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Stock brokers and retail investors will have to fork out more to borrow from banks for investing in shares.

With the sensex touching a new high, the Reserve Bank of India (RBI) hiked the margins borrowers have to keep with banks for loans against shares and investments in primary equity issues.

The move is aimed to protect banks, which fund such investments, against a sharp drop in share prices. It comes a week after the regulator voiced its concern over the huge FII inflow, and hinted that a chunk of the foreign portfolio investments in Indian stocks could be "temporary" in nature.

The RBI has increased, with immediate effect, margins on all advances against shares, initial public offerings and issues of guarantee. From now on the margin requirement for these advances will be 50%, against 40% earlier.

This means that a borrower who raised, say Rs 30,000 against a collateral of shares and fixed deposits worth Rs 50,000, would now be entitled for a loan of Rs 25,000. If the markets move up and the value of the collateral rises to Rs 60,000 there would not be any need for any additional collateral.

But the RBI's measures did not dampen the enthusiasm in the stock market on Tuesday. The sensex closed at 6563, a 50-points rise over the previous close.

For those who raised loans earlier this month the general rise in share prices will reduce the need for bringing in additional capital. But the new guidelines will mean that banks cannot give additional loans to borrowers against existing collaterals.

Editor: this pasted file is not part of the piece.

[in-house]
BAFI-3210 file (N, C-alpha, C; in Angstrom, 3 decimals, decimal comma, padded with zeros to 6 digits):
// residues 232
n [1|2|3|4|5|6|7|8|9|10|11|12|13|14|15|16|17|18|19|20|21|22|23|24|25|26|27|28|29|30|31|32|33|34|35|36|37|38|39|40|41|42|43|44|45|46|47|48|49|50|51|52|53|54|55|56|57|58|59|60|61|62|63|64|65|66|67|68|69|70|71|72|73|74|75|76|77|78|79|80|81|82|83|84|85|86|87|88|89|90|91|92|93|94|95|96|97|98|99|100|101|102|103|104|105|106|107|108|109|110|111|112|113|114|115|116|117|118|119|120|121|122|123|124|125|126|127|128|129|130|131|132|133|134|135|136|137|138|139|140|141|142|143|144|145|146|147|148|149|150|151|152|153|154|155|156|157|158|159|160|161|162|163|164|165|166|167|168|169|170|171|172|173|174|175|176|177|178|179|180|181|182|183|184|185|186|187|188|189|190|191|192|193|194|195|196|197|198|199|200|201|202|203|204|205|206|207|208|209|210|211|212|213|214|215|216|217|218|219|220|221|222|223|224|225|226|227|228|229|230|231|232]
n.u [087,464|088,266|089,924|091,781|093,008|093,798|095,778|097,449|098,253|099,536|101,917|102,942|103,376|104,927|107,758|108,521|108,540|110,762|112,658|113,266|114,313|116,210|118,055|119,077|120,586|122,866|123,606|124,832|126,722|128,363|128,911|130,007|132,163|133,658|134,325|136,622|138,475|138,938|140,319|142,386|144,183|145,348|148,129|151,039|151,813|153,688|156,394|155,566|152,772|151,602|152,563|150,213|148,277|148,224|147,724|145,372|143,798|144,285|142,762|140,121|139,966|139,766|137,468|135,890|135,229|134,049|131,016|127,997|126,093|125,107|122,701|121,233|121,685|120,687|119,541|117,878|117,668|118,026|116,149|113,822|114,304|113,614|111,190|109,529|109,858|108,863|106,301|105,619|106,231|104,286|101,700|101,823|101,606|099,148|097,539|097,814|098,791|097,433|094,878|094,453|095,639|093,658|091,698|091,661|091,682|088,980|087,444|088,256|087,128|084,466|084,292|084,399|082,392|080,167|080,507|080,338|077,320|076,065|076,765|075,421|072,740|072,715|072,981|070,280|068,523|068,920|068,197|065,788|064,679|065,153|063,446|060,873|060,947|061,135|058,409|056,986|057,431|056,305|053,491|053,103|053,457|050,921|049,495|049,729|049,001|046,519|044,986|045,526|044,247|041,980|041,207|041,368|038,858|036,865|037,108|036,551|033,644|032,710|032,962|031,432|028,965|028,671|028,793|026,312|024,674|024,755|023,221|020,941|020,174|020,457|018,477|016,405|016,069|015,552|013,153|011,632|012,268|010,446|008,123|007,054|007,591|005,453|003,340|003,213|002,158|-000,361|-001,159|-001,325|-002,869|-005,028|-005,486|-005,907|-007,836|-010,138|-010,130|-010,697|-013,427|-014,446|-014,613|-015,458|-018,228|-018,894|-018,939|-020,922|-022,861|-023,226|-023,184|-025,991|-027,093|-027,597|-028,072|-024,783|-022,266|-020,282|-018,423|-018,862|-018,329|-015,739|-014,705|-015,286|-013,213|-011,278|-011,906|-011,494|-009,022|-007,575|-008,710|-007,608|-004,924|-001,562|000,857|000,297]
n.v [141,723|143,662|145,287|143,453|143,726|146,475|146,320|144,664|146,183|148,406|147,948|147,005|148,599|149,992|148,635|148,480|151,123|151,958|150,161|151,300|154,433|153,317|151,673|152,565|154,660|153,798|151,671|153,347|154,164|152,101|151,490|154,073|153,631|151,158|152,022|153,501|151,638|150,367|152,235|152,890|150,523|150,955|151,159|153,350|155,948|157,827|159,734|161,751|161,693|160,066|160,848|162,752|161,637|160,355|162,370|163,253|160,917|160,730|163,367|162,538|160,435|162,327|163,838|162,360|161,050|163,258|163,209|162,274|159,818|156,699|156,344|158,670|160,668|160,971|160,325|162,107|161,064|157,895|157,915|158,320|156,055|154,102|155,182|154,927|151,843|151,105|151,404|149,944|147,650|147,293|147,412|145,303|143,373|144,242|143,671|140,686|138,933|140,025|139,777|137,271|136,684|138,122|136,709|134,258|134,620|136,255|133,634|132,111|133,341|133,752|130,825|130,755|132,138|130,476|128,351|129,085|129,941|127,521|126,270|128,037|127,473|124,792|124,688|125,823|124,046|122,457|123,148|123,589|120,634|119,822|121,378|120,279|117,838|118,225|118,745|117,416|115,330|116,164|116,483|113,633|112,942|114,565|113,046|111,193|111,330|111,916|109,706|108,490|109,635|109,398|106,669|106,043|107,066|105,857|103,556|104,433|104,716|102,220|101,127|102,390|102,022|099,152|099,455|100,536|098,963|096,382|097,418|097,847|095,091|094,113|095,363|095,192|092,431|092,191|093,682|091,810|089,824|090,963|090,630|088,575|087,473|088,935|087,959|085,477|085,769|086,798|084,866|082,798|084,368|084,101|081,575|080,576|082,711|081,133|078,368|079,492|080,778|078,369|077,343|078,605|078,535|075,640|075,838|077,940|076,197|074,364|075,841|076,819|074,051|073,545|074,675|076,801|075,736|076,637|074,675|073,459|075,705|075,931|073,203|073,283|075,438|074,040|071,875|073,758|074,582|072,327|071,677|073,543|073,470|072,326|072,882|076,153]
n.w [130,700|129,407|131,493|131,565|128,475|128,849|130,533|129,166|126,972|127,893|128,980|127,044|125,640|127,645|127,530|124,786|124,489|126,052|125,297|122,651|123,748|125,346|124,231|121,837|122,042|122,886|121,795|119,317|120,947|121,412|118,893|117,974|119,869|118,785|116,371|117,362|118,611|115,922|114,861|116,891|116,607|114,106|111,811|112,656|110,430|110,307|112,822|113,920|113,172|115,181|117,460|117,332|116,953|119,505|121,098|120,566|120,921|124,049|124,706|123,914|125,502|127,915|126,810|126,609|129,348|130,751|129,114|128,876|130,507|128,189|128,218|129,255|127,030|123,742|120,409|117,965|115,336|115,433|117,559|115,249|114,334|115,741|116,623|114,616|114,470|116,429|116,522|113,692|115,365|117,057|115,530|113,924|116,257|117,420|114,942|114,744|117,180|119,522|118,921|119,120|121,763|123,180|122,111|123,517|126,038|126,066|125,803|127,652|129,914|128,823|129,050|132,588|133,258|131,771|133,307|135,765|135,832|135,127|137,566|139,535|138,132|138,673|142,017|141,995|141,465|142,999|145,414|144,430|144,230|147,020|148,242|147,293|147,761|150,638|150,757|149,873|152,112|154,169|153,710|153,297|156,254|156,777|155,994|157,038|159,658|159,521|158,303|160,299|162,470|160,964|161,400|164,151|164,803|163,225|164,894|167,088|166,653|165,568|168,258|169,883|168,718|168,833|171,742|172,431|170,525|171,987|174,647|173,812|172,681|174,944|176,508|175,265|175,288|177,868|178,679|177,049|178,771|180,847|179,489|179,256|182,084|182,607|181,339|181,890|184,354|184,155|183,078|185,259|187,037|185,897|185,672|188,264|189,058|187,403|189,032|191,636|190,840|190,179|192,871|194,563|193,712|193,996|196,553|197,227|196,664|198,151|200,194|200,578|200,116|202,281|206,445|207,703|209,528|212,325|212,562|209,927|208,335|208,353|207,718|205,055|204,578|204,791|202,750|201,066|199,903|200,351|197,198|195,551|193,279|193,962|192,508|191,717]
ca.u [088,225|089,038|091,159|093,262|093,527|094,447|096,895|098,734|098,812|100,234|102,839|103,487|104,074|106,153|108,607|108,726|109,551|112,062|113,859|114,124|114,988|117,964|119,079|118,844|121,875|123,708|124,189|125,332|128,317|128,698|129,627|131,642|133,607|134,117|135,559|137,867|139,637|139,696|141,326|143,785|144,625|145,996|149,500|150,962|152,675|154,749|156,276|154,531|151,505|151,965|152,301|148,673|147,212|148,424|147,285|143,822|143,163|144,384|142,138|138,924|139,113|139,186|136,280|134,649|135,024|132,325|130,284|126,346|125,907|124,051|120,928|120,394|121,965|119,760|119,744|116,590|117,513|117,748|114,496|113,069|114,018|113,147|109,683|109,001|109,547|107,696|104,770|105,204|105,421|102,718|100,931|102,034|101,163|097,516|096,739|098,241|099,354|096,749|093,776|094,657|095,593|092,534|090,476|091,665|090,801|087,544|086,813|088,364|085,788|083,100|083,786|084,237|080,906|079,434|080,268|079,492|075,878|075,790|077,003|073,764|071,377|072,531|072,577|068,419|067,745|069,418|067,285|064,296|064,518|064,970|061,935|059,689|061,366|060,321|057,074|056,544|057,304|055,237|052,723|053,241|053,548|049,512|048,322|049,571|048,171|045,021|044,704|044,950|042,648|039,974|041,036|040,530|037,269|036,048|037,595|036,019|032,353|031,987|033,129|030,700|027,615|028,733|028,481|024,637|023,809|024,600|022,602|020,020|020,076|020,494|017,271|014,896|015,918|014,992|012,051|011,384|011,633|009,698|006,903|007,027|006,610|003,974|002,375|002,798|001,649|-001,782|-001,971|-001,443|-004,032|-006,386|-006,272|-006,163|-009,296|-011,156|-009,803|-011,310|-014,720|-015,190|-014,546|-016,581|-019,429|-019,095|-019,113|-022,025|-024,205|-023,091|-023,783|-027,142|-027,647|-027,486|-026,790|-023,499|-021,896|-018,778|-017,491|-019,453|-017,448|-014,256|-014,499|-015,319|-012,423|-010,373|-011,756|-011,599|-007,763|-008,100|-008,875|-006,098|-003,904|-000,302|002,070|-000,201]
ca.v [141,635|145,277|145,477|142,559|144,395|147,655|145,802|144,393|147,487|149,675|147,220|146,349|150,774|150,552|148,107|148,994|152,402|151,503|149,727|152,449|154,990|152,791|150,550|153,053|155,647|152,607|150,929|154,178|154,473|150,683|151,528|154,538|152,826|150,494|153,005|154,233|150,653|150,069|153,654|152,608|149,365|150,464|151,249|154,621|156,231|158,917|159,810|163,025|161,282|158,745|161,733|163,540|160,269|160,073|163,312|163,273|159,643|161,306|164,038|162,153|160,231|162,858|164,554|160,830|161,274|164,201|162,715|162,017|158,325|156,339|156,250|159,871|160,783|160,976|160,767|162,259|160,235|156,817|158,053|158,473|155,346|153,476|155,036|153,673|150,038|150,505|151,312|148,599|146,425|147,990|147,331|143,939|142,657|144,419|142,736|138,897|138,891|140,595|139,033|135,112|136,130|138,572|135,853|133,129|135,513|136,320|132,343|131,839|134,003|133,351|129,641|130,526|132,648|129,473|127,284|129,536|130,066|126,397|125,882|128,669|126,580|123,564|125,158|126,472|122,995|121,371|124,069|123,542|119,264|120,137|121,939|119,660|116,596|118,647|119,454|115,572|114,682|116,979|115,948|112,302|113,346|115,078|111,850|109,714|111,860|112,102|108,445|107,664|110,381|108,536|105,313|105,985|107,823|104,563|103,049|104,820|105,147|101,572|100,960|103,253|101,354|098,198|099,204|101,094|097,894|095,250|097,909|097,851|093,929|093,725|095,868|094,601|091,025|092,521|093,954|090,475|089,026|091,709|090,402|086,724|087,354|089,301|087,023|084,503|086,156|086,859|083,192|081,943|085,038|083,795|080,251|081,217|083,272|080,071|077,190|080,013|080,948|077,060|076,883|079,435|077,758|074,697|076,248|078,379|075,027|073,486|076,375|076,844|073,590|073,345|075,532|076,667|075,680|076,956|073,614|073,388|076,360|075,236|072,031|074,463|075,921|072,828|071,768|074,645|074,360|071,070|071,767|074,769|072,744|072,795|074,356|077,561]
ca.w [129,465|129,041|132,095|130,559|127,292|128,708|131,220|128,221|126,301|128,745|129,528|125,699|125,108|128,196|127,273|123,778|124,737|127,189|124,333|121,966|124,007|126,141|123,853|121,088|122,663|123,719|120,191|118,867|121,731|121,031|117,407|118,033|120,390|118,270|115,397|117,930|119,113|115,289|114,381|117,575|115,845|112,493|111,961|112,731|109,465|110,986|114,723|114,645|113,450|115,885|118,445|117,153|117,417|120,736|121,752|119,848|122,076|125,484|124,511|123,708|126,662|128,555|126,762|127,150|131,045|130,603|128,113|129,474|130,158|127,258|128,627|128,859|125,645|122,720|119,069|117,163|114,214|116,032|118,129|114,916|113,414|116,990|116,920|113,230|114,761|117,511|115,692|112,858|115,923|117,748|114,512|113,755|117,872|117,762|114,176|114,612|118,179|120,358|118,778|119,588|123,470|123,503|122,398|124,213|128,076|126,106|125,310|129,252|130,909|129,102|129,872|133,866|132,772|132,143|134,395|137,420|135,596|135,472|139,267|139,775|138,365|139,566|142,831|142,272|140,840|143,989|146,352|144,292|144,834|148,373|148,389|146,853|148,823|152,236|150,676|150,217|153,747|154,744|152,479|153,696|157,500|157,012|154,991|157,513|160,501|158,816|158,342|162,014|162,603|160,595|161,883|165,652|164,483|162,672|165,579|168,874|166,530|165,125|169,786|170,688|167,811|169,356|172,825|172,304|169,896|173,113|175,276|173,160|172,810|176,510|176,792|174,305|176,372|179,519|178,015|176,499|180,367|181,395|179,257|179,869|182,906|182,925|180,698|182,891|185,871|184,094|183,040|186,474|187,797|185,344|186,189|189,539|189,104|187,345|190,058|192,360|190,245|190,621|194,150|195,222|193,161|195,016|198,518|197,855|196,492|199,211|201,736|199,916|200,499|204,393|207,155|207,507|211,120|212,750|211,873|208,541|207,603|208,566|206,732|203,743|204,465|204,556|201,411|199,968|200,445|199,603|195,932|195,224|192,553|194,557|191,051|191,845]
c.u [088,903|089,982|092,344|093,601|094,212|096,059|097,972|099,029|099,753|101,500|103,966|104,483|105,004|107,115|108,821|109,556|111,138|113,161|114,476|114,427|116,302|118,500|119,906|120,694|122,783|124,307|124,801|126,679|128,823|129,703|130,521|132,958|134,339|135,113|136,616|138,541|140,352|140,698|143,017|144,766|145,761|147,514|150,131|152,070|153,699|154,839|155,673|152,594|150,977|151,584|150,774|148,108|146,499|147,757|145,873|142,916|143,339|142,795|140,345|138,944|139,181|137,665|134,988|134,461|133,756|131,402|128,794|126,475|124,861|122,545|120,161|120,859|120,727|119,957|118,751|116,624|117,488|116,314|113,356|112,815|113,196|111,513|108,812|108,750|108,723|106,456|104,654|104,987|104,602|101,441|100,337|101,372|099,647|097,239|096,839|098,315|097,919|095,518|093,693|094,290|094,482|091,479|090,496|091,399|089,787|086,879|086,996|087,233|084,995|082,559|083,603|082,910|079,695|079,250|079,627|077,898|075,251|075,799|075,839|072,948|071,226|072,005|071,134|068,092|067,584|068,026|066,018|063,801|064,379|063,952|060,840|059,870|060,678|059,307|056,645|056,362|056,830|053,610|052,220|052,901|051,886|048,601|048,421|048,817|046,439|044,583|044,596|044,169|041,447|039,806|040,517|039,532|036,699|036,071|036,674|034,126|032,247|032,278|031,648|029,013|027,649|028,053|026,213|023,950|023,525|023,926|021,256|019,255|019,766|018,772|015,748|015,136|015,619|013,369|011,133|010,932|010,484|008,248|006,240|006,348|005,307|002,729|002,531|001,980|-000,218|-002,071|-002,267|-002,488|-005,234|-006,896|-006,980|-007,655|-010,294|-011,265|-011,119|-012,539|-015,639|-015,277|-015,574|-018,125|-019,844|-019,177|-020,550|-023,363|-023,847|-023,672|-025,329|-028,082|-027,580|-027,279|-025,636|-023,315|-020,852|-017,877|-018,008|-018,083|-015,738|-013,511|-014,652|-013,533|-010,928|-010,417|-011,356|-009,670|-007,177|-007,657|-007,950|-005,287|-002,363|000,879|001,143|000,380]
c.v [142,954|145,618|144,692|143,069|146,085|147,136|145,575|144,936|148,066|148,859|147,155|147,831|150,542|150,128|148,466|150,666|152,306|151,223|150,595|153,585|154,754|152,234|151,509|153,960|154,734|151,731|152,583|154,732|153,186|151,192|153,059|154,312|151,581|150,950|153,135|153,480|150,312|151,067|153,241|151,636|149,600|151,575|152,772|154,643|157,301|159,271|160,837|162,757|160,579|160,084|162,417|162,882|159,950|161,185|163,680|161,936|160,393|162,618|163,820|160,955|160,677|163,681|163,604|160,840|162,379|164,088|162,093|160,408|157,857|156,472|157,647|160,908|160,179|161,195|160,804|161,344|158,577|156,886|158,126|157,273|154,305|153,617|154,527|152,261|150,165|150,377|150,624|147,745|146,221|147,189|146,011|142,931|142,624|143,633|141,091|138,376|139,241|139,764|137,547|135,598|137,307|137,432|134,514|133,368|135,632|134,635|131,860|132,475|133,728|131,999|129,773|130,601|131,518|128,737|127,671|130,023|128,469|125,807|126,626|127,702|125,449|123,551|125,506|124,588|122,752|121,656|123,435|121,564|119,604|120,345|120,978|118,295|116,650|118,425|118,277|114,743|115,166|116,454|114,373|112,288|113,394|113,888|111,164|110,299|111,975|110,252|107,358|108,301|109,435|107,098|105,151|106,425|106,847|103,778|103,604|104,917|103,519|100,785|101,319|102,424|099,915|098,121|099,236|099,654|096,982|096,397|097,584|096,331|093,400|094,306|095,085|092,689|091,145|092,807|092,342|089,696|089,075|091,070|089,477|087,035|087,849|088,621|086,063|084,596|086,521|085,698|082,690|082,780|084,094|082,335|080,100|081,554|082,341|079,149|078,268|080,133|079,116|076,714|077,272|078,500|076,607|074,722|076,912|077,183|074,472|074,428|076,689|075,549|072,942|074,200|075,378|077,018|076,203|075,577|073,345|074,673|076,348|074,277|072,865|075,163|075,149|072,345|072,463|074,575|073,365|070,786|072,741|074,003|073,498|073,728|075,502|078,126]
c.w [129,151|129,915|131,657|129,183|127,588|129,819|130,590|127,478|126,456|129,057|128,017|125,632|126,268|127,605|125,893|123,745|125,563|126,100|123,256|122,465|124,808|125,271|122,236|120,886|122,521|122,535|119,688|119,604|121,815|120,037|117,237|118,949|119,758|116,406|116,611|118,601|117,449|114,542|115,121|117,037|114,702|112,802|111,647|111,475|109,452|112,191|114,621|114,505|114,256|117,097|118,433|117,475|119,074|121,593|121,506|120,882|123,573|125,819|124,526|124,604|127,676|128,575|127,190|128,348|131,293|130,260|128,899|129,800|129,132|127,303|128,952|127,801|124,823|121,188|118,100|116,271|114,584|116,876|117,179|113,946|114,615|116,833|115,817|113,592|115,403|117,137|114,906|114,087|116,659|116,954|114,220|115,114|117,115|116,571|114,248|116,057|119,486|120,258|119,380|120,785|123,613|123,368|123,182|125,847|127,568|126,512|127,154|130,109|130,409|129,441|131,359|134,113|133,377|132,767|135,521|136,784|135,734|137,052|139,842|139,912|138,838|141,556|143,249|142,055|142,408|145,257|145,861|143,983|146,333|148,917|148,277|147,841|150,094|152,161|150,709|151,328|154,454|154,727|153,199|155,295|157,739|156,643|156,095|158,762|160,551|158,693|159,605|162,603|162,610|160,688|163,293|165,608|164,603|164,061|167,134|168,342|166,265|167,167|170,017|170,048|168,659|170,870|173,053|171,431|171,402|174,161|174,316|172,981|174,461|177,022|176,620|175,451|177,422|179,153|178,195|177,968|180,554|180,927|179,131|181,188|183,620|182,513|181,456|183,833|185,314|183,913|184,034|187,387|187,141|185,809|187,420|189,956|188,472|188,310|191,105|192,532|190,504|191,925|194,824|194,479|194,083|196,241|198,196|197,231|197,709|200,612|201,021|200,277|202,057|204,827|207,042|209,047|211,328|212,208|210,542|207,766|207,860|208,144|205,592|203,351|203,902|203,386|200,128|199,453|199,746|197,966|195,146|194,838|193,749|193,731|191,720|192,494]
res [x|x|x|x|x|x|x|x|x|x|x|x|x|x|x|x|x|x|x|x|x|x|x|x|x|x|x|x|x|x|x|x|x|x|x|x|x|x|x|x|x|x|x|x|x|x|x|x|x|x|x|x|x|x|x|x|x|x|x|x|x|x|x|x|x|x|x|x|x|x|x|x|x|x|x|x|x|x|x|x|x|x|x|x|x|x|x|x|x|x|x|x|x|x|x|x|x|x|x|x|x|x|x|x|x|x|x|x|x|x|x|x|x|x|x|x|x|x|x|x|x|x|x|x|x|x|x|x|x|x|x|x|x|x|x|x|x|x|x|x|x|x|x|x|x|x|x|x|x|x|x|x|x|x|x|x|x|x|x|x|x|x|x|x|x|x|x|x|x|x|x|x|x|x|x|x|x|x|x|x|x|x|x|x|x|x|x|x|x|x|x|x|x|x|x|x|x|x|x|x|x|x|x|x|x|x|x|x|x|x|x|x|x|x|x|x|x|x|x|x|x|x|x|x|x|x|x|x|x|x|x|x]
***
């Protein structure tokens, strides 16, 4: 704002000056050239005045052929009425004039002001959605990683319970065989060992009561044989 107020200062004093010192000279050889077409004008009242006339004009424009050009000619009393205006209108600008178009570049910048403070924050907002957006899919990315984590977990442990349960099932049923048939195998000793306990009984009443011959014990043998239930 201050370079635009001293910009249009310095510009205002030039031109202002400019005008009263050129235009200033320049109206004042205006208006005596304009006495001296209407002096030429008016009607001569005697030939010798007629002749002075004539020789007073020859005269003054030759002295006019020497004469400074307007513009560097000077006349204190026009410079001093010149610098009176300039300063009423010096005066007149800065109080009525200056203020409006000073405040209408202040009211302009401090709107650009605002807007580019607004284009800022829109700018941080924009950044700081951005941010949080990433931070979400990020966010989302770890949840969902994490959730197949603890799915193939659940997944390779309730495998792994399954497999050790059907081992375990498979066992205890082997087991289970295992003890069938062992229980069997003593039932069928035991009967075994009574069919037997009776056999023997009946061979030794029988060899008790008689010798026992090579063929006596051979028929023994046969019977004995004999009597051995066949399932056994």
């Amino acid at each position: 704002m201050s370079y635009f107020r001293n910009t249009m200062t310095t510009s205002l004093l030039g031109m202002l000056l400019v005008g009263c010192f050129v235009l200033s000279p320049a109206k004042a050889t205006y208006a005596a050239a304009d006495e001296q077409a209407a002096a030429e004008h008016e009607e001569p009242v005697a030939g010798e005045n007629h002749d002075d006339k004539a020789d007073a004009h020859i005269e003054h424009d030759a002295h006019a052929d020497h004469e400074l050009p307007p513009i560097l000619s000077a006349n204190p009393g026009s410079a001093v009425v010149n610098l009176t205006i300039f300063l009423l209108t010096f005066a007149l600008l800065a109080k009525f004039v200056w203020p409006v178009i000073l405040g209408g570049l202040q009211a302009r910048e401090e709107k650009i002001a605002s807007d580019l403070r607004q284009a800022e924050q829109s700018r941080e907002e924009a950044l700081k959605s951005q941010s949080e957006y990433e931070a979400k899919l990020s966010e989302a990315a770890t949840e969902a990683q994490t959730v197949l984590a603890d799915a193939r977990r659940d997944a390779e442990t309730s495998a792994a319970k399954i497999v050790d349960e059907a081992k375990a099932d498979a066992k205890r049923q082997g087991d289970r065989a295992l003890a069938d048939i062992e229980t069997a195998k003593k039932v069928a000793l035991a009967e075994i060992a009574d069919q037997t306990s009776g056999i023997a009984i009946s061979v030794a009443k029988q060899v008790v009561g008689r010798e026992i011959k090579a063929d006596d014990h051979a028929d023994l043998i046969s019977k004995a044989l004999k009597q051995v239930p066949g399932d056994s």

The RBI has also advised banks to raise the minimum cash margin of 20% to 25%. This means that the overall margin must have a 25% cash component, which could be in the form of fixed deposit certificates, while the balance would be shares valued at the current market price.

Among the domestic players, HDFC Bank is the most aggressive in its capital exposure. The announcement reverses the relaxations for loans against shares that were announced in May '04.

Bankers do not see this as a warning but as a standard precautionary measure. "This is a good thing considering that share prices have risen substantially," said V Vaidyanathan, senior general manager and head of retail products, ICICI Bank. He added that customers would be asked to bring in additional collateral or have their loan limits reduced.

Last week in its report on Currency and Finance, the RBI cautioned against the effect of large capital flows on the prices of domestic assets, stating these flows are often feed speculative transactions in real estate and stocks. In this context, the RBI had also said that "permitting unbridled appreciation of the exchange rate during periods of heavy capital inflows can be a harbinger of a future financial crisis." 

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